I wish letting go was as easy as clicking your heels three times, and singing “Let it goooooo, let it goooo, can’t hold it back anymore,” while twirling around a castle you just created out of ice with your frozen heart, but unless you’re a Disney character, you’re pretty much out of luck. If you want to let go, you first need to DECIDE TO LET GO. The battle many times goes uphill from there, I’m afraid. Sorry to be the bearer of news you probably already know, but letting go (especially if it’s letting go of anger, resentment or bitterness) is a battle between you and your ego and your ego is a strong motherf*er.
If what you need to let go is a physical relationship, a lame job that makes you miserable or some other situation that is requiring you to put your foot down and walk out that door, your first step is also to DECIDE TO LET GO. You’ll need to figure out some of the details while you make an exit strategy, but I have found that sometimes the most effective way to let go of a relationship not serving you (that includes the relationship with your soul-sucking job), is to rip the band-aid off quickly and build a net on the way down (wait, did I just mix two idioms? Oh well, you know what I mean). Can’t rip off the band-aid quite so quickly? I get it. Sometimes, circumstances prevent you from an “eff it” exit (like putting food on the table), then there is one thing you ALWAYS have control of and that is YOUR ATTITUDE. Decide to change your attitude while you are planning your next steps and you’d be surprised at what happens. Just don’t use that as an excuse to not do anything to move toward your glorious exit.
In either case, letting go involves ACTION. And trust me, it’s much better for you to have the control and to take action instead of someone or something forcing your hand. When you have the control, you get to set your own terms and boundaries. For example, say you decide to stay in a bad relationship where he continues to cheat on you, but for you, the security of being with him is better than the fear of being alone until one day he decides to leave you for the other woman. How much time did you waste being with him? That time could’ve been spent building a better life and better self. Would you rather cling to your guilt and shame and live in brokenness and pain or would you prefer to face the guilt, forgive yourself, and happily and positively impact the world?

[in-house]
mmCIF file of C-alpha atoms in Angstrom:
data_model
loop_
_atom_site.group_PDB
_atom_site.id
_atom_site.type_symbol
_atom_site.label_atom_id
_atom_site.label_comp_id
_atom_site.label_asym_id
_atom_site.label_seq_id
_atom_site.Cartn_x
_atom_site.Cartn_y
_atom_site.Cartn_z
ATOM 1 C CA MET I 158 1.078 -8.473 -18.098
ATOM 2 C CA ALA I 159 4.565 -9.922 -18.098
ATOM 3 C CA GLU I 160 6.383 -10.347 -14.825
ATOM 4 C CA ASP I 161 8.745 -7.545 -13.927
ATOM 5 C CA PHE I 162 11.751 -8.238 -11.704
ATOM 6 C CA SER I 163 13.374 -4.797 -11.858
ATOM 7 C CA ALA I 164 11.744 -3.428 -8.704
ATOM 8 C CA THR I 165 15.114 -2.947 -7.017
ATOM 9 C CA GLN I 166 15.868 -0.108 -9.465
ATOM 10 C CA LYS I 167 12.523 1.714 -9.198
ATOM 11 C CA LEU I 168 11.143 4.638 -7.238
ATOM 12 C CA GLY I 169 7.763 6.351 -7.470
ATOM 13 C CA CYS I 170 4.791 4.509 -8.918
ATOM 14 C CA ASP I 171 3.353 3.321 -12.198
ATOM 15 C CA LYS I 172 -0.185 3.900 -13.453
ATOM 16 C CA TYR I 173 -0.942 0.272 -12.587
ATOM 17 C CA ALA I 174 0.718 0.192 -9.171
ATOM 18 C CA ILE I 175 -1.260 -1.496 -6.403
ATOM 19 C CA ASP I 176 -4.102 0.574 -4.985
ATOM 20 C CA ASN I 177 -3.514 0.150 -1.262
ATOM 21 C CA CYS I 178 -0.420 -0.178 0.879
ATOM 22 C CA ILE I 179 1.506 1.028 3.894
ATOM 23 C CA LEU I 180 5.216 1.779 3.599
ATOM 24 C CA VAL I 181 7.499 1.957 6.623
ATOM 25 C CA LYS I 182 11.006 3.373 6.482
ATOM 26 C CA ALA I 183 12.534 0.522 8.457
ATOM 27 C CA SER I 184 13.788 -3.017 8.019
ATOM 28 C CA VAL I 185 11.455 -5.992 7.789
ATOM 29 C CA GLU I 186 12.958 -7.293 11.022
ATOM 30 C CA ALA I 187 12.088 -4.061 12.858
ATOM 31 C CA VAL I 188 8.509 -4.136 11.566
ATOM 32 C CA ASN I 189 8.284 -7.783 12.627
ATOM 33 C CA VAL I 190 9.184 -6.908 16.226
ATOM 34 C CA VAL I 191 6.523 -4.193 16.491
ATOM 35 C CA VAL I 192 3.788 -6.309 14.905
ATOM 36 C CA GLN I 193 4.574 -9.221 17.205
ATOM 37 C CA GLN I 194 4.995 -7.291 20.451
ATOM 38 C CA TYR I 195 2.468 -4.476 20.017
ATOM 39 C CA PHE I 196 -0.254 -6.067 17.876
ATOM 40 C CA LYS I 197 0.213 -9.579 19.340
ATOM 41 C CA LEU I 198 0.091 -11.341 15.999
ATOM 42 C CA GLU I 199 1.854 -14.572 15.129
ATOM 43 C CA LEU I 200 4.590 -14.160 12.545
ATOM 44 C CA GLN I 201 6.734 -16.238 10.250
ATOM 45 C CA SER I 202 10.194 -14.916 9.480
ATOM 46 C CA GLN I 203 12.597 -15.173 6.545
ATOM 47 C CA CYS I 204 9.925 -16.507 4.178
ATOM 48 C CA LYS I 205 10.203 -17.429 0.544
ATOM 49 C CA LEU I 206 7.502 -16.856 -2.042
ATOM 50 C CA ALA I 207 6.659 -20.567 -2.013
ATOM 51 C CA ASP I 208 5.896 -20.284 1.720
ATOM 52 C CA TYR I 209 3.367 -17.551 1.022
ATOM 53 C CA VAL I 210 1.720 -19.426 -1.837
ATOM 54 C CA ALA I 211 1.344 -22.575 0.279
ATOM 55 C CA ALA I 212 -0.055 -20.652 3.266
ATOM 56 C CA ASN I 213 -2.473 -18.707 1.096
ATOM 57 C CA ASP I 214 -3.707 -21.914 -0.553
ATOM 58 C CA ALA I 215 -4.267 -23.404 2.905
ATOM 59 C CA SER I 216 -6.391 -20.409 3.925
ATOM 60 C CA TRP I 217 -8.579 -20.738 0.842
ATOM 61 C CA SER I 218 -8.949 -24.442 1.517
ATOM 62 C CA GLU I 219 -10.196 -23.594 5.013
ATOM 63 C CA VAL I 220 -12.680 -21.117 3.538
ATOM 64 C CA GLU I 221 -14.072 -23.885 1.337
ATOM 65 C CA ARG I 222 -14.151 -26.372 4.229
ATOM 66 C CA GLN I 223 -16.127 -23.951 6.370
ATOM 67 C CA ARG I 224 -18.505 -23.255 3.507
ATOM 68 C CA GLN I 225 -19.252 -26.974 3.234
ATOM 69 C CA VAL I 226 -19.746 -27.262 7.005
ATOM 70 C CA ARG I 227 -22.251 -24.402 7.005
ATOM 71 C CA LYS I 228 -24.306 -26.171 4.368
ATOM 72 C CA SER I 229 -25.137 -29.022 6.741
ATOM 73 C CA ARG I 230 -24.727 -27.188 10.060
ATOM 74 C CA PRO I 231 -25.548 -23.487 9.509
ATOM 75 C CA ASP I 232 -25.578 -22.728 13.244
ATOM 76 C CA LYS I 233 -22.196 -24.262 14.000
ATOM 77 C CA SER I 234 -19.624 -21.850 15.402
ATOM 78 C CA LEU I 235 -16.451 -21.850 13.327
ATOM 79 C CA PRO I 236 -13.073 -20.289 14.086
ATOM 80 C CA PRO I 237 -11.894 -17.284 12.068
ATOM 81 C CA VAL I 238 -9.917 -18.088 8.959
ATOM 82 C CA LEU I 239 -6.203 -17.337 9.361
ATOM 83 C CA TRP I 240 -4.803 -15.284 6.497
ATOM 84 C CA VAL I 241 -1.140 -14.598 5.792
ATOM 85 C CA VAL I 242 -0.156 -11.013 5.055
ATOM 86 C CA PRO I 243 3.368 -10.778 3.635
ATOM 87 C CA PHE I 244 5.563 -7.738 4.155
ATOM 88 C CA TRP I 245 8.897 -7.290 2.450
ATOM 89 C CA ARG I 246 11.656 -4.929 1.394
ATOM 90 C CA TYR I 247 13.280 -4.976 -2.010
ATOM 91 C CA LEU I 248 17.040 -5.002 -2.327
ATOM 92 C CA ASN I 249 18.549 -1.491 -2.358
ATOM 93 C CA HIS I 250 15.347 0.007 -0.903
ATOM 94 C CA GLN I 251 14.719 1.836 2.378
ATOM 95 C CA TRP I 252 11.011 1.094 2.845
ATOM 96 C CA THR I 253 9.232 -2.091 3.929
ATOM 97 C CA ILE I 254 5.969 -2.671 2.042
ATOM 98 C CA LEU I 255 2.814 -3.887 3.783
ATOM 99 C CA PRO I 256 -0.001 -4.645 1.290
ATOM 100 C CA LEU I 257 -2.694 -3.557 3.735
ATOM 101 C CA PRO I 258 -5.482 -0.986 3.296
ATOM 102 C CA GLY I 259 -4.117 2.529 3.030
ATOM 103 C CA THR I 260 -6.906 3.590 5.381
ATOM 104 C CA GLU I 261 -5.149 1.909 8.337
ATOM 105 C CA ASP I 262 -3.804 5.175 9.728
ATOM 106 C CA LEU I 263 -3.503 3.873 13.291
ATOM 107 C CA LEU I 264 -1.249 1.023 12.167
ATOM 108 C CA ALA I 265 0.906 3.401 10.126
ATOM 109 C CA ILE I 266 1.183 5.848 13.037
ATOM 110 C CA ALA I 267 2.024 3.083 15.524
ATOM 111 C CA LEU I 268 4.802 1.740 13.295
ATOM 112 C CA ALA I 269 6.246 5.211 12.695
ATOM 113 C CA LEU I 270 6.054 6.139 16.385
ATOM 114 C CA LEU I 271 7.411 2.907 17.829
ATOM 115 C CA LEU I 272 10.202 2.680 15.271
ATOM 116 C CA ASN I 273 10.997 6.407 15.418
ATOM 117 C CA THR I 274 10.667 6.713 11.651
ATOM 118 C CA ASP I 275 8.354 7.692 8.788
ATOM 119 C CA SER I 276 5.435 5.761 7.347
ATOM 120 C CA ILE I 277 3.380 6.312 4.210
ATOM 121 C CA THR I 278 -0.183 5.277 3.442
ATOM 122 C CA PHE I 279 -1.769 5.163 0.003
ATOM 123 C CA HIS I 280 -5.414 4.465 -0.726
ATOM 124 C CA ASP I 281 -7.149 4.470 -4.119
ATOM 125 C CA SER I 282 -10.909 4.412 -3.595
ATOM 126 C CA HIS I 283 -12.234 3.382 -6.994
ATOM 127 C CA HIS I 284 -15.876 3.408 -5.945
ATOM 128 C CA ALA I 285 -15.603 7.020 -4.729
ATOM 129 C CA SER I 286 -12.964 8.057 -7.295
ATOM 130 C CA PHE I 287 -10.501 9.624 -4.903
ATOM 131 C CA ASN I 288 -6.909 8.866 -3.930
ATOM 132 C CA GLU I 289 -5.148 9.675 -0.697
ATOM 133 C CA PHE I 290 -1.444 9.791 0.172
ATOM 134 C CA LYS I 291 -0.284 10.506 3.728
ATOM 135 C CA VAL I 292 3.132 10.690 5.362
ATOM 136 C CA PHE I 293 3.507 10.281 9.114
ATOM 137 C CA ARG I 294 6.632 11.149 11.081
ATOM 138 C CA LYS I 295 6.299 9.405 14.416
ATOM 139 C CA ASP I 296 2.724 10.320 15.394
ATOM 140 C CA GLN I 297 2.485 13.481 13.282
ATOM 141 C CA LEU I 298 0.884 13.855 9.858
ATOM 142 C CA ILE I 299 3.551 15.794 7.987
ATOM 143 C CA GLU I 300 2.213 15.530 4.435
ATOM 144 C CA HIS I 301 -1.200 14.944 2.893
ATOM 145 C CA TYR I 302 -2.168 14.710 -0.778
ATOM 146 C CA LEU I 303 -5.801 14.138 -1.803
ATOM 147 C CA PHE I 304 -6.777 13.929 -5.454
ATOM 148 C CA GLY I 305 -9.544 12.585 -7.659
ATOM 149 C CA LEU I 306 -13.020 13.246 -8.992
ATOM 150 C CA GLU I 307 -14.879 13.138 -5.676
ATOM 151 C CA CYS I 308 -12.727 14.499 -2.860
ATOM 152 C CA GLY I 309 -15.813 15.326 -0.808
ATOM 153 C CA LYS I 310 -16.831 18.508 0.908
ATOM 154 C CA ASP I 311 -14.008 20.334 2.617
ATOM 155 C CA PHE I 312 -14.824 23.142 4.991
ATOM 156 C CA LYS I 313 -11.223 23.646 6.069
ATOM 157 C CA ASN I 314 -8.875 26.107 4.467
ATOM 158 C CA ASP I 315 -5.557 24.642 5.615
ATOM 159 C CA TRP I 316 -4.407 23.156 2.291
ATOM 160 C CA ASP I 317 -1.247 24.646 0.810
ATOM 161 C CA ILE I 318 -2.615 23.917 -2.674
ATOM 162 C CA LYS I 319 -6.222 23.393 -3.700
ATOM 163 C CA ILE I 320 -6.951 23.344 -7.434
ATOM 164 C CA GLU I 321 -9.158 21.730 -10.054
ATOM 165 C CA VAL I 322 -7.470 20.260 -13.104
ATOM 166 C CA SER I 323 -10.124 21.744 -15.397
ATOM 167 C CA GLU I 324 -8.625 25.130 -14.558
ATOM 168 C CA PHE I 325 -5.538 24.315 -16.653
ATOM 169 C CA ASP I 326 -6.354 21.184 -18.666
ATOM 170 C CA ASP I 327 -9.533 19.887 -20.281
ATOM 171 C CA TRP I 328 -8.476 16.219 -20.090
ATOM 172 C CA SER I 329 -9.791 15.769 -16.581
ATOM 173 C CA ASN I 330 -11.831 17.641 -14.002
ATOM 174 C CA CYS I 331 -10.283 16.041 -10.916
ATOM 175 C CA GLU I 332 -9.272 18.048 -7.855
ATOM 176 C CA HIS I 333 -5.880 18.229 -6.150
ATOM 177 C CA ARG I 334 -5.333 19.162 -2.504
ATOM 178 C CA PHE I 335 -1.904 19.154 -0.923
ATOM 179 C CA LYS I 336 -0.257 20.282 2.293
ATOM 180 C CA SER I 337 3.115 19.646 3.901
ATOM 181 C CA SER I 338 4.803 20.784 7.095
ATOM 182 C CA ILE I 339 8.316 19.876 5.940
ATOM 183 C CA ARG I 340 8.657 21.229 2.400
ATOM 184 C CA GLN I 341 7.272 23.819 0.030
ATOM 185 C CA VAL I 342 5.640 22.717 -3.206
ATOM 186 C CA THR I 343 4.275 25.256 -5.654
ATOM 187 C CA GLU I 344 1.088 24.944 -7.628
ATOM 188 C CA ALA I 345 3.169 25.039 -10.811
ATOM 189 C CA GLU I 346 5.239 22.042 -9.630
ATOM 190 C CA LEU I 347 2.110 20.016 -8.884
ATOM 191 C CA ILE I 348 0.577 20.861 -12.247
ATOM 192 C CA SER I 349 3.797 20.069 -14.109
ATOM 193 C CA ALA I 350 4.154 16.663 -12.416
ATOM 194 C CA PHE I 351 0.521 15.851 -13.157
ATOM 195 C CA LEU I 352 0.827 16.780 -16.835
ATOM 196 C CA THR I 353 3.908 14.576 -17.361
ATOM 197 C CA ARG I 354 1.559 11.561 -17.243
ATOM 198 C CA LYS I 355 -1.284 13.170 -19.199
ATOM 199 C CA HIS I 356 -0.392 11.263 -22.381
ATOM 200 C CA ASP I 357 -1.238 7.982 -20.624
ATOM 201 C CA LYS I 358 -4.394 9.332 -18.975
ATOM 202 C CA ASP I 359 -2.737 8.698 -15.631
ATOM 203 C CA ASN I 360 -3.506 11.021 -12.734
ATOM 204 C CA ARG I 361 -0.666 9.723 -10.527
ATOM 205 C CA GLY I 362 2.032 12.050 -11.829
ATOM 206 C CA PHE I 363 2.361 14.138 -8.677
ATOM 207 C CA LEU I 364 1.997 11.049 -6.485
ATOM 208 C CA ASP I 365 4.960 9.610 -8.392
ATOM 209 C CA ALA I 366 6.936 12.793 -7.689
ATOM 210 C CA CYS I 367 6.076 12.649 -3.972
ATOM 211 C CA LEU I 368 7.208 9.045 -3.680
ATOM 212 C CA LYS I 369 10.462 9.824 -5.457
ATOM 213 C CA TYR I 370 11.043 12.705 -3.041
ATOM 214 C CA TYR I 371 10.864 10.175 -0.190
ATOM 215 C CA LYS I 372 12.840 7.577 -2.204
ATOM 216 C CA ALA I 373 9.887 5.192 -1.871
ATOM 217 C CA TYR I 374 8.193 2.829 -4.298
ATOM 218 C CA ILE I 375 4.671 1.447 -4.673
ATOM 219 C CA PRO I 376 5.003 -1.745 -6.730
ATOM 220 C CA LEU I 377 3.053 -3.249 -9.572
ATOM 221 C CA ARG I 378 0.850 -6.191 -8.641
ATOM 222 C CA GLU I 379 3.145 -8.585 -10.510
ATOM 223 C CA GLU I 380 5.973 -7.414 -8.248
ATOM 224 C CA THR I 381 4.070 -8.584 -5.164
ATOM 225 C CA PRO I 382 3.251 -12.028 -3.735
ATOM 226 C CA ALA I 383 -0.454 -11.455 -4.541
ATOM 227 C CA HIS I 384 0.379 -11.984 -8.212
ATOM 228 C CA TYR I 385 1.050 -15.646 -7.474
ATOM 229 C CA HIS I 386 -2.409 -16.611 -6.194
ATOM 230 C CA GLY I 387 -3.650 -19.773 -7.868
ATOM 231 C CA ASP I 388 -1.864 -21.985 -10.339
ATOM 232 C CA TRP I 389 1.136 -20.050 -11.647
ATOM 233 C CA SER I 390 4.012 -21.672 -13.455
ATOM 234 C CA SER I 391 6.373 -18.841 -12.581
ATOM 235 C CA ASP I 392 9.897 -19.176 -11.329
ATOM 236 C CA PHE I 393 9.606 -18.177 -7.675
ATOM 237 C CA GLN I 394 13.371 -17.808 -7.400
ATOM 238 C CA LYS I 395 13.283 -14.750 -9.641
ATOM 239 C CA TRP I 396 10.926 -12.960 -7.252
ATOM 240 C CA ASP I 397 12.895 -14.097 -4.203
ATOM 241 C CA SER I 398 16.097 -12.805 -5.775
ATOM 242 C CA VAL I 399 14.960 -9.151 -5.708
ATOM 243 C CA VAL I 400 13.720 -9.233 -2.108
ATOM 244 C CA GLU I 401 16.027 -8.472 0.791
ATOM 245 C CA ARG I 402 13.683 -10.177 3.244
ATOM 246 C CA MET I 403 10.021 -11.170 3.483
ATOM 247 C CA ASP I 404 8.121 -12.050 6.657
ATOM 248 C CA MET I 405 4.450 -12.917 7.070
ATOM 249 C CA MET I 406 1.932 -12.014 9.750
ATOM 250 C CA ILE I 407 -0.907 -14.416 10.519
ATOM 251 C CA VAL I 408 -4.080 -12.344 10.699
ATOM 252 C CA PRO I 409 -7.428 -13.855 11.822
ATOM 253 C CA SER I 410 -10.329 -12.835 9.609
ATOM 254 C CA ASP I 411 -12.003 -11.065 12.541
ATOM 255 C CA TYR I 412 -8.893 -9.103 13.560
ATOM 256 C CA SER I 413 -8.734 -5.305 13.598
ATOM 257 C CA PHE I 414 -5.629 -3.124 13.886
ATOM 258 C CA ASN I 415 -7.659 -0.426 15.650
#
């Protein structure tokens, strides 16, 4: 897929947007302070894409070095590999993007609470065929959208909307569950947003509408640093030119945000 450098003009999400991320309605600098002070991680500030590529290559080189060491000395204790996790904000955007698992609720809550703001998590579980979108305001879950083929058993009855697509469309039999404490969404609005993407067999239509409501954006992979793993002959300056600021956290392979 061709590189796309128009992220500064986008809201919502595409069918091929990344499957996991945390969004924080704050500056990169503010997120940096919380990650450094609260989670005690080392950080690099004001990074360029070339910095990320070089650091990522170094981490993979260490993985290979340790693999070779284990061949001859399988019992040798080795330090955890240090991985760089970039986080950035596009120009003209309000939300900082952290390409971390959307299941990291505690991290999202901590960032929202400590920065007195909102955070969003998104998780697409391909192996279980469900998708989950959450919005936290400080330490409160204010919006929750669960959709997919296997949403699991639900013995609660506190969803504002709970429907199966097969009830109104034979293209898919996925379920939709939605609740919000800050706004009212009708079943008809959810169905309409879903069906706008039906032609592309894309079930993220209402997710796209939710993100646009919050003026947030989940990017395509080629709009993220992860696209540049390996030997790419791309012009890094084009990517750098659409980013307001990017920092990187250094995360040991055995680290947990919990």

Letting go means you get to become the happy and unencumbered person that attracts amazing people and opportunities into your life. Doesn’t that sound better than holding onto that heavy burden you’ve been lugging around with you all these years?
Today, think about what is holding you back, the things you might be clutching that are weighing you down, and make the choice to take control of your life. Decide to let go of the negative things that you’re clinging onto so tightly before your mean great-aunt comes and rip that security blanket out of your hands (so to speak). I no longer remember that blanket what it looks or feels like, but I mourn for the little girl who didn’t understand why her beloved blankie was taken from her. But clearly, I survived and thrived without it. And you can, too.
Books I’m Reading
- Daring Greatly: How the Courage to Be Vulnerable Transforms the Way We Live, Love, Parent, and Lead by Brene Brown
- The Art of Memoir by Mary Karr
- Reading Big Magic: Creative Living Beyond Fear by Elizabeth Gilbert for the second time
*These books are affiliate linked, which means if you click on them, and at no additional cost to you, I will earn a commission if you decide to make a purchase after clicking through the link